Hurricane Floyd wallops Web
September 17, 1999
by Tom Spring
(IDG) -- Hurricane Floyd's gale force winds and torrential rain are having an effect online as well as on the coastline.
Weather sites are getting socked by visitors like Gabrielle Levecque, a Delaware resident keeping her eye on Floyd. Glued to Weather.com at work, she is one of millions of coastal residents turning to the Internet to prepare for the worst as they hope for the best. "I want to know whether I should leave work and go home and start boarding up my house," Levecque says.
Floyd provides a defining moment for Web sites like Weather.com. The site reports record demand on its servers, which vigorously dole out the latest on Hurricane Floyd. Weather.com served a staggering 23.5 million page views on Tuesday, breaking all previous records, says Debora Wilson, president and CEO of Weather.com, which is owned by the Weather Channel.
"Traffic is up tenfold," she says.
Mike Steinberg, senior vice president of AccuWeather, also reported huge traffic gains. "With a storm as powerful as Floyd, we try to give people the most powerful tools and information possible," Steinberg says.
Weathering the traffic
Record usage caused delays and problems on hurricane and news sites across the country. Even the National Hurricane Center showed strain from heavy usage. Weather.com, AccuWeather.com, and Intellicast.com suffered brown-outs.
The National Hurricane Center offers weather maps and updated advisories of a storm's location. It provides forecasts and graphics showing a storm's location, its predicted path, and areas under watches and warnings. The site records the wind strength of hurricane and tropical storm winds, and strike probabilities.
A link from the home page for the City of Charleston, South Carolina takes you to the city's hurricane action plan. Callers to City Hall hear a recorded message that offices are closed for the town's evacuation.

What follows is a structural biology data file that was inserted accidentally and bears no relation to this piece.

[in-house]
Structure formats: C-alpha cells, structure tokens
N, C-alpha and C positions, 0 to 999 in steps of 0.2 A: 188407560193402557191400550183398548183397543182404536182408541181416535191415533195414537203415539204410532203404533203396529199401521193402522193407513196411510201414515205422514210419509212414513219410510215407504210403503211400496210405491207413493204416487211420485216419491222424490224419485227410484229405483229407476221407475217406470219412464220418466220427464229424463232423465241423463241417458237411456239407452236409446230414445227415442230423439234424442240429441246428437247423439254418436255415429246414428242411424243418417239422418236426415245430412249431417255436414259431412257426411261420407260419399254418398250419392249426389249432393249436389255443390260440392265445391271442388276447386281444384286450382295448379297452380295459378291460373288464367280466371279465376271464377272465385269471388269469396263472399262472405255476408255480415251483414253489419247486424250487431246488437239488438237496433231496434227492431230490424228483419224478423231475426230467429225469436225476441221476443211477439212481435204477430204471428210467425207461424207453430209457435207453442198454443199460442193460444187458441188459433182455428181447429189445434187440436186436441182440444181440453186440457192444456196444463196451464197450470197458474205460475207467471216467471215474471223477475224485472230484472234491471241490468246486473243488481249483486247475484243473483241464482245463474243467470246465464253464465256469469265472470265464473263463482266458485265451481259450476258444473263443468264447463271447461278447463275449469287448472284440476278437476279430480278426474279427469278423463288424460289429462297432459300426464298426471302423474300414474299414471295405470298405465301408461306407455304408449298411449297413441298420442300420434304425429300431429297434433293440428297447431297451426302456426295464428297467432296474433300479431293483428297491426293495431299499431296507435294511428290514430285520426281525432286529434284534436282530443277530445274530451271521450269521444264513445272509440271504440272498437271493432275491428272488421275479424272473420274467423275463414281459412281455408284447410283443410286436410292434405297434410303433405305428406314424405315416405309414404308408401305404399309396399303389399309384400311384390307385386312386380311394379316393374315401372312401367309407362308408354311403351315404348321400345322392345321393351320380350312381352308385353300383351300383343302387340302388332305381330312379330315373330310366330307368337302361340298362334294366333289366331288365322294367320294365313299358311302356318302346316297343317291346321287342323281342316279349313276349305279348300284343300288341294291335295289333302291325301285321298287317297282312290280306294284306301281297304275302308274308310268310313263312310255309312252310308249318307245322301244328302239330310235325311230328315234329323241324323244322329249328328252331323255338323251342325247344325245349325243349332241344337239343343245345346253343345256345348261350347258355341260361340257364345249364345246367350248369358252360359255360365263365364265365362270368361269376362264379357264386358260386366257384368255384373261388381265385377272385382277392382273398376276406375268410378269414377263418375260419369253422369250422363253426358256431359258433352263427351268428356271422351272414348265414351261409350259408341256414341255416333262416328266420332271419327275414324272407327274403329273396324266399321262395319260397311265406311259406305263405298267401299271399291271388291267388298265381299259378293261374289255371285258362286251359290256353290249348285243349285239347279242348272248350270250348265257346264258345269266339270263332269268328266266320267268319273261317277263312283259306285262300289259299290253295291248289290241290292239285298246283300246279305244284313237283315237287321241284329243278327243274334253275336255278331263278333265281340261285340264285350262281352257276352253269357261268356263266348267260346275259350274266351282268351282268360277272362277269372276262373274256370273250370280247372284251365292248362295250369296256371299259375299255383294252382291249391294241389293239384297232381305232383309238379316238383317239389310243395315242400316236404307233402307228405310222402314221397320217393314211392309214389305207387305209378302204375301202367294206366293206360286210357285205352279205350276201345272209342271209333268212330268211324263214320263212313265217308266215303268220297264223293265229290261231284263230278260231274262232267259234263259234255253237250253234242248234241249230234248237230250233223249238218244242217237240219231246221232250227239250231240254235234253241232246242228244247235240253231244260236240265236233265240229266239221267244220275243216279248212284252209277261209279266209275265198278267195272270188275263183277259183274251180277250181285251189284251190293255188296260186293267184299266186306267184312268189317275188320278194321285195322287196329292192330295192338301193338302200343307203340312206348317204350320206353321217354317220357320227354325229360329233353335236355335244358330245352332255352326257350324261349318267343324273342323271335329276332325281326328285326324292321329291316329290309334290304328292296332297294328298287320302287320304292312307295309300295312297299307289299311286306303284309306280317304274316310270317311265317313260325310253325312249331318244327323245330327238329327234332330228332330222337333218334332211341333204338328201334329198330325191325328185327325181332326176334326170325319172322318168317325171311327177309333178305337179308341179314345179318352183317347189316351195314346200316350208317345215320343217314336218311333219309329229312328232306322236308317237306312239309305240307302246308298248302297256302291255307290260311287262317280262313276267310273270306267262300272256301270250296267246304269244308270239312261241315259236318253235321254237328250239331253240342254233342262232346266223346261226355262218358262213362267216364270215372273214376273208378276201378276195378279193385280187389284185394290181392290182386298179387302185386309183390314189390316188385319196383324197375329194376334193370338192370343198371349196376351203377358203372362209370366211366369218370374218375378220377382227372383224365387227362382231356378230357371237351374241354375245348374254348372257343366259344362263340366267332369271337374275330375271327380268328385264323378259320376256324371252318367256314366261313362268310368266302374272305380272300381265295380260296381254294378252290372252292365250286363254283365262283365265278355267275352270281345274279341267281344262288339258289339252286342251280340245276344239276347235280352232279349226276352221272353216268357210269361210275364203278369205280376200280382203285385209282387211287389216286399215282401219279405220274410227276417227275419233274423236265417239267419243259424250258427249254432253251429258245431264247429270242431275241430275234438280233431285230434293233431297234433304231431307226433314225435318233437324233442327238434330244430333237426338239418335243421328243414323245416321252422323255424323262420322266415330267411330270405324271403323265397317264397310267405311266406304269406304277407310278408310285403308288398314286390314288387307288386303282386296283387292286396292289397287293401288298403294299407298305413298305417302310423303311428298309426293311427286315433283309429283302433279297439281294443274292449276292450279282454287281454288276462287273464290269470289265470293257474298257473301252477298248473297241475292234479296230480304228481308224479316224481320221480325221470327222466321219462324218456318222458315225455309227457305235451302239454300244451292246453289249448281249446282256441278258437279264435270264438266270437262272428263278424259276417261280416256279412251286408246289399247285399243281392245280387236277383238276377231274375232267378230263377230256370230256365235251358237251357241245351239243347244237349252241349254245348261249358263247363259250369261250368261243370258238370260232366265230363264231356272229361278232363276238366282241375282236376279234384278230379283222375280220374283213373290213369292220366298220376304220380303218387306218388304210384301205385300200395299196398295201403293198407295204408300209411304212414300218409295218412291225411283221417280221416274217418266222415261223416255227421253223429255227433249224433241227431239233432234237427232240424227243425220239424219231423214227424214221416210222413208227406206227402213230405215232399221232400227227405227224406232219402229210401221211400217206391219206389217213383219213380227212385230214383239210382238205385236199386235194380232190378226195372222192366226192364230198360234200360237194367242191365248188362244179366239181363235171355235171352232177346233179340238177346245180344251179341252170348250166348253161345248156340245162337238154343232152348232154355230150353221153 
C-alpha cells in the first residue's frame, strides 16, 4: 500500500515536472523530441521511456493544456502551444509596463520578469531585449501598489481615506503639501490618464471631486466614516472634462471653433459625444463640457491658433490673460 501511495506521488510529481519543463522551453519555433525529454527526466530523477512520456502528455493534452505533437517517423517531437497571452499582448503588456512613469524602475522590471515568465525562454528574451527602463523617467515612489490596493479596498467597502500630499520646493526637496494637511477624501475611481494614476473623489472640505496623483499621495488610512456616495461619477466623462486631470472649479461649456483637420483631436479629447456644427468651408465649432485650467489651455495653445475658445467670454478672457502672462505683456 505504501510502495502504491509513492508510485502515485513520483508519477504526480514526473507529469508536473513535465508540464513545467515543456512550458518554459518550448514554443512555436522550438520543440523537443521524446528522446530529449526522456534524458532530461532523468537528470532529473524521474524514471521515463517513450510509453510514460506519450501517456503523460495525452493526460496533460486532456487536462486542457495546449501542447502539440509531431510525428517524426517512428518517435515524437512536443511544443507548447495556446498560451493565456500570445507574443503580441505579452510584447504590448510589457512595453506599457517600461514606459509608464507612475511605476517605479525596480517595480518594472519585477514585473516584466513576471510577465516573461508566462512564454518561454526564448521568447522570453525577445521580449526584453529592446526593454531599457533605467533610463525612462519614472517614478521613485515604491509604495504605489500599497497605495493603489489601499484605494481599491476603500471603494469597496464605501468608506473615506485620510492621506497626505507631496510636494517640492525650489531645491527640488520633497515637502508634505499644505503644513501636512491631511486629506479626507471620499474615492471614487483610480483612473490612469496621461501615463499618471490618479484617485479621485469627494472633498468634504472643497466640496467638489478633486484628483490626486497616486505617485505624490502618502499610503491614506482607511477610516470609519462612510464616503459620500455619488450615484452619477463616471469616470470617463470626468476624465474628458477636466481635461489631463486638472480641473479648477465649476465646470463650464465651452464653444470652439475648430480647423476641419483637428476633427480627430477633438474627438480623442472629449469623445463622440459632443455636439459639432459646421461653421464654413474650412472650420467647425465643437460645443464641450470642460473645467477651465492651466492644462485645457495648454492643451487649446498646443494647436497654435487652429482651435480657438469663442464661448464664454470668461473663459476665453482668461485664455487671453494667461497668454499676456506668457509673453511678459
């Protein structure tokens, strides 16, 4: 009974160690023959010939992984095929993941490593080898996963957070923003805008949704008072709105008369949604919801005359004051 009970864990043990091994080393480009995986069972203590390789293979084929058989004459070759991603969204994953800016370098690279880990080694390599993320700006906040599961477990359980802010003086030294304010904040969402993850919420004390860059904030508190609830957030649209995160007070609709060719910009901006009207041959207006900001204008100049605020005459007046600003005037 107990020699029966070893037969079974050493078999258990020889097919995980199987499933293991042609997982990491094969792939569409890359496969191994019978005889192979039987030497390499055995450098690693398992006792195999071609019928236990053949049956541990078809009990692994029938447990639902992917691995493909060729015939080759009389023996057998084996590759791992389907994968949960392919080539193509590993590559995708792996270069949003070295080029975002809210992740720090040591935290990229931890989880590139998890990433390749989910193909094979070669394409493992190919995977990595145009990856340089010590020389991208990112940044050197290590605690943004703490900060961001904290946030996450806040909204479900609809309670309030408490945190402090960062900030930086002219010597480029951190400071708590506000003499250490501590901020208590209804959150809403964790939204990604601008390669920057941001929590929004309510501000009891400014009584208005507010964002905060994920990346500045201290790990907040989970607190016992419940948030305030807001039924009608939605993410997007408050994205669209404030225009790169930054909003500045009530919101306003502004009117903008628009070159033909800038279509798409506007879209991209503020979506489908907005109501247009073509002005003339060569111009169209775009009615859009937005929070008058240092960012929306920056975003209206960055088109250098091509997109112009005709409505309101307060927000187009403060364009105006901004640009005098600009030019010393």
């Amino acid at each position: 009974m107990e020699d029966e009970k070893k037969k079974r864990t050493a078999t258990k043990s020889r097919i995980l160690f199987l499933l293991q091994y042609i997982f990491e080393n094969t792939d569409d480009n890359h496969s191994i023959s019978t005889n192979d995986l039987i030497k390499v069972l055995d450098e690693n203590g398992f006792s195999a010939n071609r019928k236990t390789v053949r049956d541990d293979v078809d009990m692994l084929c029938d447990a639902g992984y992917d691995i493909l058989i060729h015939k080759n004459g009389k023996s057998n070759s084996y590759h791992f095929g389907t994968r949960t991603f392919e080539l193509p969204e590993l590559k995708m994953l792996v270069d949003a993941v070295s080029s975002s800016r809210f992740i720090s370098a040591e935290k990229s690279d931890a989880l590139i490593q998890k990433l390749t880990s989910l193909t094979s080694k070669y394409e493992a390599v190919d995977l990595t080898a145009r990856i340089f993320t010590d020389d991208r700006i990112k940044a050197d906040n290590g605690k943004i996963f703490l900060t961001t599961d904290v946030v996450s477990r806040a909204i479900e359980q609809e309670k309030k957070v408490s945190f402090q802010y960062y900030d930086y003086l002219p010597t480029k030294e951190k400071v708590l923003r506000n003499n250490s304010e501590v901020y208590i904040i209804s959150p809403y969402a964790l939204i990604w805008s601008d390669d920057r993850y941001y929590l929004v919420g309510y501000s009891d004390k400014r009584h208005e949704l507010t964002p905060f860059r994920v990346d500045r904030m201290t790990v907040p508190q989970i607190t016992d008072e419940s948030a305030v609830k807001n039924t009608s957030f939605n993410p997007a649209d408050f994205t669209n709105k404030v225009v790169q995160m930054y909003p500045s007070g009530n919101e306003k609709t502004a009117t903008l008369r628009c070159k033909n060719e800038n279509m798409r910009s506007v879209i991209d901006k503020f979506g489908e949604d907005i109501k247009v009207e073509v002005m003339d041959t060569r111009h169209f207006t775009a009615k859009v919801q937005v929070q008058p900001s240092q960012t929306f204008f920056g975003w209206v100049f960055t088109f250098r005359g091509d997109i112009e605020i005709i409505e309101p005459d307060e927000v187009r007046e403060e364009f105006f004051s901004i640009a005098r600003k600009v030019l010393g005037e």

Other sites show up-to-the-nanosecond forecasts and Doppler radar satellite images. Network affiliate WCOB of Delmarva, Delaware steams live video of Floyd pummeling the Delaware coastline. The American Red Cross site offers guidelines for assembling a disaster supplies kit, and suggests how to protect property.
The Federal Emergency Management Agency takes advantage of the Internet to disseminate information, notes Marc Wolfson, a FEMA spokesperson. Its site offers pre- and post-disaster information. Storm-tracking pages cover basic preparedness and weather maps.
The next best thing to being there for Emily Springfield, desk-bound in Michigan but with her grandparents in Florida, are sites like the National Hurricane Center. Its real-time reports of conditions let you browse the same information seen by meteorologists in Miami.
"For a while, I was very worried about them and didn't want to keep calling," Springfield says. "So I kept checking the Internet and chatting with people from Florida online."
Others keep a virtual eye on the storm through Webcams at hurricane-lashed beaches on North Carolina's Outer Banks. The sites are great resources, but many suffer from Net congestion.
But for people needing immediate information about evacuation routes, the Internet is no substitute for local radio and television newscasts, officials agree.
Floyd fades over Maine, leaving behind 13 dead
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